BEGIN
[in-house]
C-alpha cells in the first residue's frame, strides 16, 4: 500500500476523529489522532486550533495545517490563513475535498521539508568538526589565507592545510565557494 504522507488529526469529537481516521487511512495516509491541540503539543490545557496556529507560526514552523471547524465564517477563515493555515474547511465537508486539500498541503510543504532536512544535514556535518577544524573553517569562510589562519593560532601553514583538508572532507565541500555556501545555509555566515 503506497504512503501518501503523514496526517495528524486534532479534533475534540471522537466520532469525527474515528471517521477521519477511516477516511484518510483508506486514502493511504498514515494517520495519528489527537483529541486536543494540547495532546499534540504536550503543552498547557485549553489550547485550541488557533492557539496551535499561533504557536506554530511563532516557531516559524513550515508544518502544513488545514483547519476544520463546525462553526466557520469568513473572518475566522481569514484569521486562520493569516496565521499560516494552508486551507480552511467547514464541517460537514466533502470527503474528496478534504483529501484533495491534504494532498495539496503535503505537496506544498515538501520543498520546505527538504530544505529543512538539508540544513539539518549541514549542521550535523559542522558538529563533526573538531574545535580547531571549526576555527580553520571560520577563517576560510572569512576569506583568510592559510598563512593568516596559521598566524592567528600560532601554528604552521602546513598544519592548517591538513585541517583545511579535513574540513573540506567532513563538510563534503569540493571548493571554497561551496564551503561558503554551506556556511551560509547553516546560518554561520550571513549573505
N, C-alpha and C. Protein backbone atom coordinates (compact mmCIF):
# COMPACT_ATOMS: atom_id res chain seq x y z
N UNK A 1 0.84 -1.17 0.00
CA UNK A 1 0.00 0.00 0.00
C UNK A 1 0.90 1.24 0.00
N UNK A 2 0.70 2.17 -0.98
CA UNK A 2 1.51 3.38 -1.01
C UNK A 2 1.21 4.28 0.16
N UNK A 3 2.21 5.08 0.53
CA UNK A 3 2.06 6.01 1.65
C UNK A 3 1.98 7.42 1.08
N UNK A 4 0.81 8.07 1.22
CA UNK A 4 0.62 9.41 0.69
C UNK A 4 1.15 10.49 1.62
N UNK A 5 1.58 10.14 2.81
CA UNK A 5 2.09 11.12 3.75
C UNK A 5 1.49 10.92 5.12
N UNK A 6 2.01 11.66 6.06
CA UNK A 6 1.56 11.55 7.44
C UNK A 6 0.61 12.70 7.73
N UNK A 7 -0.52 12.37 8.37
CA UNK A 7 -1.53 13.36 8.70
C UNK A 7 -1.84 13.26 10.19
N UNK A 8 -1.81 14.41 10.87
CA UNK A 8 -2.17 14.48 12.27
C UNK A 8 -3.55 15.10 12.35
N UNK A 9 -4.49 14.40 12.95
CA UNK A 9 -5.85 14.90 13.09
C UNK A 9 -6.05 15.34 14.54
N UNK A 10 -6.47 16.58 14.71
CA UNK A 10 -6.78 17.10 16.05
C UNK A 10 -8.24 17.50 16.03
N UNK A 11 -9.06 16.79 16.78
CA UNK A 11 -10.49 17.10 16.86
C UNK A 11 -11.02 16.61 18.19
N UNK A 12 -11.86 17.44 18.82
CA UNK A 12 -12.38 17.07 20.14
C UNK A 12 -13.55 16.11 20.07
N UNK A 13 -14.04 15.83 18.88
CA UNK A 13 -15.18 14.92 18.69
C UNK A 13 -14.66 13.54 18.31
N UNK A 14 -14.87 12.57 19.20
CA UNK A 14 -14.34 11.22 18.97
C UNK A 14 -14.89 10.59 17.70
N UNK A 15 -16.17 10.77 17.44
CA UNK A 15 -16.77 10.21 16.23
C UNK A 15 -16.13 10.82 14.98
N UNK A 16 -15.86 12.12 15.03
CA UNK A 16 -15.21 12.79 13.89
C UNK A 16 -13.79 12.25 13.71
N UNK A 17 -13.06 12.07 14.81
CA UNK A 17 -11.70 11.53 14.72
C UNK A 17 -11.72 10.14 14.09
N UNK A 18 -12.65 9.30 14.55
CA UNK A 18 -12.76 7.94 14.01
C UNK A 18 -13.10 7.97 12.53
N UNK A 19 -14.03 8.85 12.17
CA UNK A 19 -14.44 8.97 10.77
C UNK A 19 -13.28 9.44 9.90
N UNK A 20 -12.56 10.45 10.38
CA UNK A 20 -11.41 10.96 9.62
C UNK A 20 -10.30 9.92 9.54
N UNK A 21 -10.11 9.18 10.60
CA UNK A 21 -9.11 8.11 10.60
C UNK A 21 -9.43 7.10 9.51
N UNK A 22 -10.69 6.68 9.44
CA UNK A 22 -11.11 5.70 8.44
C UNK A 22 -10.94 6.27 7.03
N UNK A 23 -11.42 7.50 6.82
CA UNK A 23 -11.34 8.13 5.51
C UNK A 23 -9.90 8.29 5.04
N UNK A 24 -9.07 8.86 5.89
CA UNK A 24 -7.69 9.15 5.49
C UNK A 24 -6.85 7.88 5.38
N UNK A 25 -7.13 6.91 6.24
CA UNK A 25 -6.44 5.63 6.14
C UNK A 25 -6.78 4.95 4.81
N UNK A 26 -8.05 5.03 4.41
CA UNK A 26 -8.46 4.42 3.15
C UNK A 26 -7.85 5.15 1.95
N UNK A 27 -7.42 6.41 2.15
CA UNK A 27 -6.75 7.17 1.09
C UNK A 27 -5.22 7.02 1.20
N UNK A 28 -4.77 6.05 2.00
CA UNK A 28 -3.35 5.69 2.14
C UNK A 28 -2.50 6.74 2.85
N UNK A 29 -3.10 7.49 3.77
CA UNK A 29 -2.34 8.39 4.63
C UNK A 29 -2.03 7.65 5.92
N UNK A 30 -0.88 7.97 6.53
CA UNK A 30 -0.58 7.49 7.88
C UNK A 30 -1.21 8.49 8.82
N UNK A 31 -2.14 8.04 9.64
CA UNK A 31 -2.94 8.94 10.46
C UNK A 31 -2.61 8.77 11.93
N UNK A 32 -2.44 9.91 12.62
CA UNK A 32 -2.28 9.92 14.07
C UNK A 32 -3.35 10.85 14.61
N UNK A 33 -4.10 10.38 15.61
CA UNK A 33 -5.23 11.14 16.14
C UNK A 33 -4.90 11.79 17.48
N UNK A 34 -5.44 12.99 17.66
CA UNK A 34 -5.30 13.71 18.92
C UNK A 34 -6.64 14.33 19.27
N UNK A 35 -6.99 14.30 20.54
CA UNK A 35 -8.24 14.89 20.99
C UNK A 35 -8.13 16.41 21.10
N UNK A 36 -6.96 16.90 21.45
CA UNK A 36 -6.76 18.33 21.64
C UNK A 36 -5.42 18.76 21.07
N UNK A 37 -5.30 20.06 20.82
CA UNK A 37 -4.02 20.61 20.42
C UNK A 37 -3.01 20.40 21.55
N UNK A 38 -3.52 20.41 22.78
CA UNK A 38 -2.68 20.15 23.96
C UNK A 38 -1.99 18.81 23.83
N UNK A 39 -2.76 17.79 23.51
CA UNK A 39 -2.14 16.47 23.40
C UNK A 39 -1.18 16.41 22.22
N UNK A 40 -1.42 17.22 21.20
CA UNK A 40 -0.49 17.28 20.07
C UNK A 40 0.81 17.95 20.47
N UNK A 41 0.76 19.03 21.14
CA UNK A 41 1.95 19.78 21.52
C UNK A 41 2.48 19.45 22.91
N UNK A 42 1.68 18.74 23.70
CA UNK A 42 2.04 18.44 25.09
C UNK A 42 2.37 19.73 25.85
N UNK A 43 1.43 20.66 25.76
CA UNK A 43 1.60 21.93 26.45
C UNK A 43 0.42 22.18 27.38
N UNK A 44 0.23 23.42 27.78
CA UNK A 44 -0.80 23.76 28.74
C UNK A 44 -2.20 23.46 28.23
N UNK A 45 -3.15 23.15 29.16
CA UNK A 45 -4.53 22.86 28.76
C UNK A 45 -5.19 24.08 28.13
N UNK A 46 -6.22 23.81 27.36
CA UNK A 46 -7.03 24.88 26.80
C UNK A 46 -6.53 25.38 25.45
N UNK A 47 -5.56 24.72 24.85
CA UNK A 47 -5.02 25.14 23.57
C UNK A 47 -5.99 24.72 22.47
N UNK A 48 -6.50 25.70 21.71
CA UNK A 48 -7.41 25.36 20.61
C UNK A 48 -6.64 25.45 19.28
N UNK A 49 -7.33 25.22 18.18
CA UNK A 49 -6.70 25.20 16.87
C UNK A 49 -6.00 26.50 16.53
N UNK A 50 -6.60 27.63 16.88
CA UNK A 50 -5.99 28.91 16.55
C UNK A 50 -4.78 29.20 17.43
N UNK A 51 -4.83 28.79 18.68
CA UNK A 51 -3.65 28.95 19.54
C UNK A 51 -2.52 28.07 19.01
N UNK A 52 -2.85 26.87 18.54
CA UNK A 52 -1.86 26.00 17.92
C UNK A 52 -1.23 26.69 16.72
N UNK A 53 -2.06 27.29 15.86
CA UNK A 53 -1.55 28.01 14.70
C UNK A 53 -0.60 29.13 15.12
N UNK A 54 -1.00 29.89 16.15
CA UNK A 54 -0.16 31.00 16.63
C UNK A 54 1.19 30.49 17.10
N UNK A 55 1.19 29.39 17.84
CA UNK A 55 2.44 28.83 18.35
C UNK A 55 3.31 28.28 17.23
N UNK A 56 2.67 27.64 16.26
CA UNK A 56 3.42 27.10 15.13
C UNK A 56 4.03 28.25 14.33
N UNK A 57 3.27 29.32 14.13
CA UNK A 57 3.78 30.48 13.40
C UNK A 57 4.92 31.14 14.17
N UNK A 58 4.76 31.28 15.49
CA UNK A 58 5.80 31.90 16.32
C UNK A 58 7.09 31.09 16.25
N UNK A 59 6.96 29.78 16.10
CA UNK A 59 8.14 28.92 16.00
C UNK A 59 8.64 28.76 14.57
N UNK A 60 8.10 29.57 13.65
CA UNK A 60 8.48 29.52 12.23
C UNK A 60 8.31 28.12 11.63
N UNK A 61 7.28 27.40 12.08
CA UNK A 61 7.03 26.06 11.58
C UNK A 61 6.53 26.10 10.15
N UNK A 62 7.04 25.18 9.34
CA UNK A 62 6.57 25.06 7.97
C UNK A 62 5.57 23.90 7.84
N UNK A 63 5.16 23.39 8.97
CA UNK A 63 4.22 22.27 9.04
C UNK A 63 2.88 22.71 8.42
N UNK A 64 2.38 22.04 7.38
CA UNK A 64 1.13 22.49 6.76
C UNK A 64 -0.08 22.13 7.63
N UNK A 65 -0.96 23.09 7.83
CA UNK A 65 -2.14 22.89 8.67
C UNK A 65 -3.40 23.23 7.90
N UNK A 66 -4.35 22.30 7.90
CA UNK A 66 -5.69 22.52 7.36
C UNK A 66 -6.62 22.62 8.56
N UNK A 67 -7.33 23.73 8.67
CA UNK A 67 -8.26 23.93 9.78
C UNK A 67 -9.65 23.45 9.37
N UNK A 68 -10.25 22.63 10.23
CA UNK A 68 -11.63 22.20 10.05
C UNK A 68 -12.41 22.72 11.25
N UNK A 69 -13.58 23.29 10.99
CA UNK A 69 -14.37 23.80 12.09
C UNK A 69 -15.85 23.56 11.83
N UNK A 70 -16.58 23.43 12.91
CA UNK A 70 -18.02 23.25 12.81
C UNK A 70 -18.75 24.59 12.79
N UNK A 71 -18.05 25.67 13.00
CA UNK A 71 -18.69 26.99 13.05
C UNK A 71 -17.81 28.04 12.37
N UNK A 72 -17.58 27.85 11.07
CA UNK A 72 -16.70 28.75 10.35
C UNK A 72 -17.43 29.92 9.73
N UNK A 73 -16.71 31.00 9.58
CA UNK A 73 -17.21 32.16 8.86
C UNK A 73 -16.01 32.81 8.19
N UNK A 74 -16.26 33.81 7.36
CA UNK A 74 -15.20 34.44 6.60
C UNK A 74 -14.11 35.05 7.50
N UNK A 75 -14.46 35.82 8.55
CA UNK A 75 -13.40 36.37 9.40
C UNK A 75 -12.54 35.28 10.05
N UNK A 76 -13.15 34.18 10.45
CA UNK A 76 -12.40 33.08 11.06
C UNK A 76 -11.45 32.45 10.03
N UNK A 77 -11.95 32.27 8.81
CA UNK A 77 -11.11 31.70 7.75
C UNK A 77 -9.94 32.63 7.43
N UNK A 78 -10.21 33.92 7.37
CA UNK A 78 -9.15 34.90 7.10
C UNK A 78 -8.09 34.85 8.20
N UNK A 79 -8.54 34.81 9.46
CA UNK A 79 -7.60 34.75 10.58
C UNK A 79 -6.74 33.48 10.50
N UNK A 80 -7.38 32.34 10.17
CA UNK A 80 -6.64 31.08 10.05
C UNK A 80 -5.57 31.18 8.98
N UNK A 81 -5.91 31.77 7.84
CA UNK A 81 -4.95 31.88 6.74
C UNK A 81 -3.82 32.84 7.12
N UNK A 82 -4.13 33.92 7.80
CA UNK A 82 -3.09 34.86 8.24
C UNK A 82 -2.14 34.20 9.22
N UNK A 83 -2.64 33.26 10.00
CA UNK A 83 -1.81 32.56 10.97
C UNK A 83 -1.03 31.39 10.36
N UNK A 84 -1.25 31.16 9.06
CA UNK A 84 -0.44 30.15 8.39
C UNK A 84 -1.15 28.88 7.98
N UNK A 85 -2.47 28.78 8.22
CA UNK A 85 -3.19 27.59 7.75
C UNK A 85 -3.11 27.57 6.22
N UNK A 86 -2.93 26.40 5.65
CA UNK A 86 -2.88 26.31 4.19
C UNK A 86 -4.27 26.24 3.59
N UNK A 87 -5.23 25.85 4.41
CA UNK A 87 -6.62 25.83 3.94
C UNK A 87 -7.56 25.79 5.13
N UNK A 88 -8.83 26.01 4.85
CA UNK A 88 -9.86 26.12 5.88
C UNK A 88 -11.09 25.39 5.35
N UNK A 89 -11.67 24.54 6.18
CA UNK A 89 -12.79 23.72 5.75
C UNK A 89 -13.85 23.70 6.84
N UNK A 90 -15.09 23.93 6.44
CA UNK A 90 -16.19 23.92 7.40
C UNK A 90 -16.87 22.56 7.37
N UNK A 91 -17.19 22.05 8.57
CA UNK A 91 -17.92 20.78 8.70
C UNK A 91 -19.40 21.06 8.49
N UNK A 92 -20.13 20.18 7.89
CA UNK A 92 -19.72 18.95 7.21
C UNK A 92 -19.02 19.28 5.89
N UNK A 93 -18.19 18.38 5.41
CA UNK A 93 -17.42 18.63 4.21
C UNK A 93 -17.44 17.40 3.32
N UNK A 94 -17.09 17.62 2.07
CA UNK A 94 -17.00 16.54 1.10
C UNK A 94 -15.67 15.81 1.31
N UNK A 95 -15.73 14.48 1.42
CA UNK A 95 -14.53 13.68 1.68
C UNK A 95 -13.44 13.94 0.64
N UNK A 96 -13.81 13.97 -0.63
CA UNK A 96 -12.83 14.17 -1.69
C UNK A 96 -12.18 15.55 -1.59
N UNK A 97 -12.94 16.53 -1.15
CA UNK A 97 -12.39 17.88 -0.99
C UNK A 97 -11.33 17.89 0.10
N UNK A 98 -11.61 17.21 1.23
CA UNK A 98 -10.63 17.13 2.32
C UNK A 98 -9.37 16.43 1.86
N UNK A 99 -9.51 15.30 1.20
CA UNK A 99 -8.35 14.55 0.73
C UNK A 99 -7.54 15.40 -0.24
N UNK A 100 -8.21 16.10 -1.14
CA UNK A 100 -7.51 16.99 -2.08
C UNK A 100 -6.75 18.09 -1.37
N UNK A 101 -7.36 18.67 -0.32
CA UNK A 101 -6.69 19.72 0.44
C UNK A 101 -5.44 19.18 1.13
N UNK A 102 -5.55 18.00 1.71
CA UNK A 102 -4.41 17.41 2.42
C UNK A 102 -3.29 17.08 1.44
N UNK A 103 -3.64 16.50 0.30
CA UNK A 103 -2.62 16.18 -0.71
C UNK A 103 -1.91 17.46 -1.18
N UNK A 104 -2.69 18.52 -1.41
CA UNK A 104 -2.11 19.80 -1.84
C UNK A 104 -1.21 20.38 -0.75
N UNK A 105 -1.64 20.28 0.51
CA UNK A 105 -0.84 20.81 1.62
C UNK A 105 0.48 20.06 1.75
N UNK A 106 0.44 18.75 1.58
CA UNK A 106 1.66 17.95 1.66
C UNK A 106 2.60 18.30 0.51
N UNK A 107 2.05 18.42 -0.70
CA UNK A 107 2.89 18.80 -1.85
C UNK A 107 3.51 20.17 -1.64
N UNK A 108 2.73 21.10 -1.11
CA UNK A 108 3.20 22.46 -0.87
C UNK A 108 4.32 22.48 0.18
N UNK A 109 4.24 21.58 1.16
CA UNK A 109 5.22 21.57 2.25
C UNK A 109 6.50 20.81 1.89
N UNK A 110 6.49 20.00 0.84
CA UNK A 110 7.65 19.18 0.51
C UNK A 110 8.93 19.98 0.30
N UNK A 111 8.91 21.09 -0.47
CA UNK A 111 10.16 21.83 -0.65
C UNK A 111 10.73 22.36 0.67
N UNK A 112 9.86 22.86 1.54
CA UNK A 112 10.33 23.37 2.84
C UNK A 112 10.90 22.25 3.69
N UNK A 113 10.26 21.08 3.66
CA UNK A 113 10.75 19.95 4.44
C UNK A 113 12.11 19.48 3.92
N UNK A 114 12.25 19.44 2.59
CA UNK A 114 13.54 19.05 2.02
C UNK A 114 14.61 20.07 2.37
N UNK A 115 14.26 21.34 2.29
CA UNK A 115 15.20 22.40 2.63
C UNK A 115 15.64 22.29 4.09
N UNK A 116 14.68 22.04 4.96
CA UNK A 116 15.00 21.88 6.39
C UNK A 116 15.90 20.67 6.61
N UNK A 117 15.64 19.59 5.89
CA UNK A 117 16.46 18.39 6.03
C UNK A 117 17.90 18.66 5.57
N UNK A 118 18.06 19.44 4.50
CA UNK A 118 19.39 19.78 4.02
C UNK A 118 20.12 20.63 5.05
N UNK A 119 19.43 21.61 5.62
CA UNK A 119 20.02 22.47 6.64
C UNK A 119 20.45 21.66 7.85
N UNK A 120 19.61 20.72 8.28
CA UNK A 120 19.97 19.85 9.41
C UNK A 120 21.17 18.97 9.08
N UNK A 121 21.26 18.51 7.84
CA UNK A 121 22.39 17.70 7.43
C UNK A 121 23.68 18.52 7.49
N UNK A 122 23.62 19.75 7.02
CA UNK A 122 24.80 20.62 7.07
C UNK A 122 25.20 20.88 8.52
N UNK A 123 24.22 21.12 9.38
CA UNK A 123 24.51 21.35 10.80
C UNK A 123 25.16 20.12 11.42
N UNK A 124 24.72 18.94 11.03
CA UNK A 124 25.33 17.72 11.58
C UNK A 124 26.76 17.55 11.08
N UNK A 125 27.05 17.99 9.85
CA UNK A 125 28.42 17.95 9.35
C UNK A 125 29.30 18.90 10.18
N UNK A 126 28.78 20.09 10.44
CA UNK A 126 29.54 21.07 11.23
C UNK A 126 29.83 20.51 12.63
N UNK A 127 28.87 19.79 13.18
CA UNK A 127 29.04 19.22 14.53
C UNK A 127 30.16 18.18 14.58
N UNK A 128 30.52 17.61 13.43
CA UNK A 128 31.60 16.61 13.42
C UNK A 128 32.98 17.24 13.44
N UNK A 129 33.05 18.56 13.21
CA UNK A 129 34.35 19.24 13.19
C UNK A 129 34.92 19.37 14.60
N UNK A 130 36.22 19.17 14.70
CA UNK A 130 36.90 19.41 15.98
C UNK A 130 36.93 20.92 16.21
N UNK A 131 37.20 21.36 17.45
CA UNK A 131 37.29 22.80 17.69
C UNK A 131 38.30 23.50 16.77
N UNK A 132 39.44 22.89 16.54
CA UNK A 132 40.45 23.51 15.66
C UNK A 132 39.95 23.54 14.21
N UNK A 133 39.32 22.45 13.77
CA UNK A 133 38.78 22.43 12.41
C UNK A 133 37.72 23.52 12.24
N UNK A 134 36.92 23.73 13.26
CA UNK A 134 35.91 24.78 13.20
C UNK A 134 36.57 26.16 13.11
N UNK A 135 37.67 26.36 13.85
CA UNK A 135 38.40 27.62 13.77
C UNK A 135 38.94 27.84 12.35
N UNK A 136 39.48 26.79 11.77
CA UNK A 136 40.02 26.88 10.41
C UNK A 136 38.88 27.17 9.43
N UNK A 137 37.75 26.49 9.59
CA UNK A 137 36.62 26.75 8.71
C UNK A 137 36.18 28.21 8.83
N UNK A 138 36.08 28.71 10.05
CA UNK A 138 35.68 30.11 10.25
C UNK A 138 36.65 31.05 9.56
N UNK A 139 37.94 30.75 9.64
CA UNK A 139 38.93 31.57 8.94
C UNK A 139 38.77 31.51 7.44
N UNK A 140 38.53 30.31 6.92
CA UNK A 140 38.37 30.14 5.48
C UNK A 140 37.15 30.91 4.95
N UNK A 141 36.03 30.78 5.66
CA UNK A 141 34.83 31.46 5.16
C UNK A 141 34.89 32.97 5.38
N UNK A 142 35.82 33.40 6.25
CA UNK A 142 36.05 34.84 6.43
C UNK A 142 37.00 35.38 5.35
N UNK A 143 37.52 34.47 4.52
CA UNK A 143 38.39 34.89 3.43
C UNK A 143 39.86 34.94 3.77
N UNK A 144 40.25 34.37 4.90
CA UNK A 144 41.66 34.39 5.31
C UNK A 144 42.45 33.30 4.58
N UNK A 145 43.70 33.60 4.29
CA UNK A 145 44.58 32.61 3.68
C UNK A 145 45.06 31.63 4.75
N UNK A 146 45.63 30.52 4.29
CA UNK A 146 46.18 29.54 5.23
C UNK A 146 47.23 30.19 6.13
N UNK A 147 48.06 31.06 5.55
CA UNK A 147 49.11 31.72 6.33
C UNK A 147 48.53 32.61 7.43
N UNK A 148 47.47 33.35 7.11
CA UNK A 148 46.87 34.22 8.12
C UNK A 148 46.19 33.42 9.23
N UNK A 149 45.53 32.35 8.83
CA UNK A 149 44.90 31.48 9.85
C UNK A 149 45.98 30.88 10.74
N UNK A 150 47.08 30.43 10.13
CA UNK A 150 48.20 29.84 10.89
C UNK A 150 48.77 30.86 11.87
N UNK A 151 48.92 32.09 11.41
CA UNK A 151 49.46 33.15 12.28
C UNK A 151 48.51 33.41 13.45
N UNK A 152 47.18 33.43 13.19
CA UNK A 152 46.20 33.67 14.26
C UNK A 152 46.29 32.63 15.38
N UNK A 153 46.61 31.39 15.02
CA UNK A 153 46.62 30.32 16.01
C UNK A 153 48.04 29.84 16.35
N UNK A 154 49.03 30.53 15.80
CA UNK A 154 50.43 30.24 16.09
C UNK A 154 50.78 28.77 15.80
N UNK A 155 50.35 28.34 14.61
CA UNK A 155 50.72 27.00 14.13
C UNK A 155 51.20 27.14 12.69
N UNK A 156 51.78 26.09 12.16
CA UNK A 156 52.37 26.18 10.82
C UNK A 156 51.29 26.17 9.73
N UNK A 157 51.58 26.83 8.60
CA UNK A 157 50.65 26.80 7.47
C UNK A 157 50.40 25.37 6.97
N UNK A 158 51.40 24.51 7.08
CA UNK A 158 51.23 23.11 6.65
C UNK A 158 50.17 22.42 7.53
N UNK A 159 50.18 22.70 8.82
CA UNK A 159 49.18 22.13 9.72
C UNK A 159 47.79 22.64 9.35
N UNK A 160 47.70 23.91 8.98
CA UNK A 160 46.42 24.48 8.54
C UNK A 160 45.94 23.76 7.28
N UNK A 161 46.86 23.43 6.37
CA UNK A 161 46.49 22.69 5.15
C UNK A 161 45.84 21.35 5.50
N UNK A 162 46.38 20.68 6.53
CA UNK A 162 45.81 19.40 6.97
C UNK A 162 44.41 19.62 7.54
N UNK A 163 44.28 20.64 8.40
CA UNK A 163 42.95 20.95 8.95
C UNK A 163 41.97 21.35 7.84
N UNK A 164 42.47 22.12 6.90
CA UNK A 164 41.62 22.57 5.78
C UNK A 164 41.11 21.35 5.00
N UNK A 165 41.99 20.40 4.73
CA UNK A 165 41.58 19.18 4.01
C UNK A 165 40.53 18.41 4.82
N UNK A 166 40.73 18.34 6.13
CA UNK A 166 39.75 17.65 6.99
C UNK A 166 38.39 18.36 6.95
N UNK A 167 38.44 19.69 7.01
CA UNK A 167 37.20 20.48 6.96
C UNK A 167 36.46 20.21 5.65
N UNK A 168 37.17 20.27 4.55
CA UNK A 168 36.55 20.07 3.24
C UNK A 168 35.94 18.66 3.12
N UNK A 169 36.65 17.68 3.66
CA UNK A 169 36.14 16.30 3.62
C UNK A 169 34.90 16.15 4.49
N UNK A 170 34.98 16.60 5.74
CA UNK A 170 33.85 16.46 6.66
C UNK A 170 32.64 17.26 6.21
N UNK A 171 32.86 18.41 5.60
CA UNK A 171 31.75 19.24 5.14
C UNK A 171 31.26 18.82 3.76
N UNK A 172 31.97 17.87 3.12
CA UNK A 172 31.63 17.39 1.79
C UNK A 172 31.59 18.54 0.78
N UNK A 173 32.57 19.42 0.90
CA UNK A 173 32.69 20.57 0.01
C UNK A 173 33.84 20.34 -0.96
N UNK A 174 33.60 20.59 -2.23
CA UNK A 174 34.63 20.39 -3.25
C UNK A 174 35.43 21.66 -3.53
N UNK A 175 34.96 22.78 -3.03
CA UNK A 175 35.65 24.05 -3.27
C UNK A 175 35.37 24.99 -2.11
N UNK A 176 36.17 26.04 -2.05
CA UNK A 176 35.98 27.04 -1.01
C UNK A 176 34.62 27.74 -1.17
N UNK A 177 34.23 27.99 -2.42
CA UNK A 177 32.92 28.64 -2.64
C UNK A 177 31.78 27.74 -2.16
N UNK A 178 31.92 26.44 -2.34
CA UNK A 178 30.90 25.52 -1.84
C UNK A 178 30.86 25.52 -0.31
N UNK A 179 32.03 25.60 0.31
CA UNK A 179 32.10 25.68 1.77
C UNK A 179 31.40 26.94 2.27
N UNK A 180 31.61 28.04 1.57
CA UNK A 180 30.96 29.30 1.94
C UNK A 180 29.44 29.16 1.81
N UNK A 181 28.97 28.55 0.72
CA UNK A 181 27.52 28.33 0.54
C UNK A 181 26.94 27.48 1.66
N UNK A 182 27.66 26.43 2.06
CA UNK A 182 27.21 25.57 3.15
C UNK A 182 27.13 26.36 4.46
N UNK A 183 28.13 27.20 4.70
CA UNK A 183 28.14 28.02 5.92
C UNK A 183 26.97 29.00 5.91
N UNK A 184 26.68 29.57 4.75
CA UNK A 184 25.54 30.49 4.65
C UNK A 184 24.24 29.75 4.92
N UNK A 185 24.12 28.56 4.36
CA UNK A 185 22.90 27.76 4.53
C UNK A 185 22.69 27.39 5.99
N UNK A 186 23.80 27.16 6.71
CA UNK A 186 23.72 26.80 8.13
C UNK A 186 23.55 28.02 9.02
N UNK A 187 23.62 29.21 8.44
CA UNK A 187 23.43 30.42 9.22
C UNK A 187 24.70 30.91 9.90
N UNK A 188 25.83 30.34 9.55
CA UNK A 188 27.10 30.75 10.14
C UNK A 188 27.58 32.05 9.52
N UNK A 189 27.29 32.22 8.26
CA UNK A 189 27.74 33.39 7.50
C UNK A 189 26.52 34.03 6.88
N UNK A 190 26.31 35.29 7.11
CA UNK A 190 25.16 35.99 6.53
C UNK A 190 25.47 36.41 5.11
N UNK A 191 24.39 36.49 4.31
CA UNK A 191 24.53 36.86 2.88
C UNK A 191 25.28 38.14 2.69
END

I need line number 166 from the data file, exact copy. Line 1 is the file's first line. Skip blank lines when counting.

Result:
C UNK A 54 1.19 30.49 17.10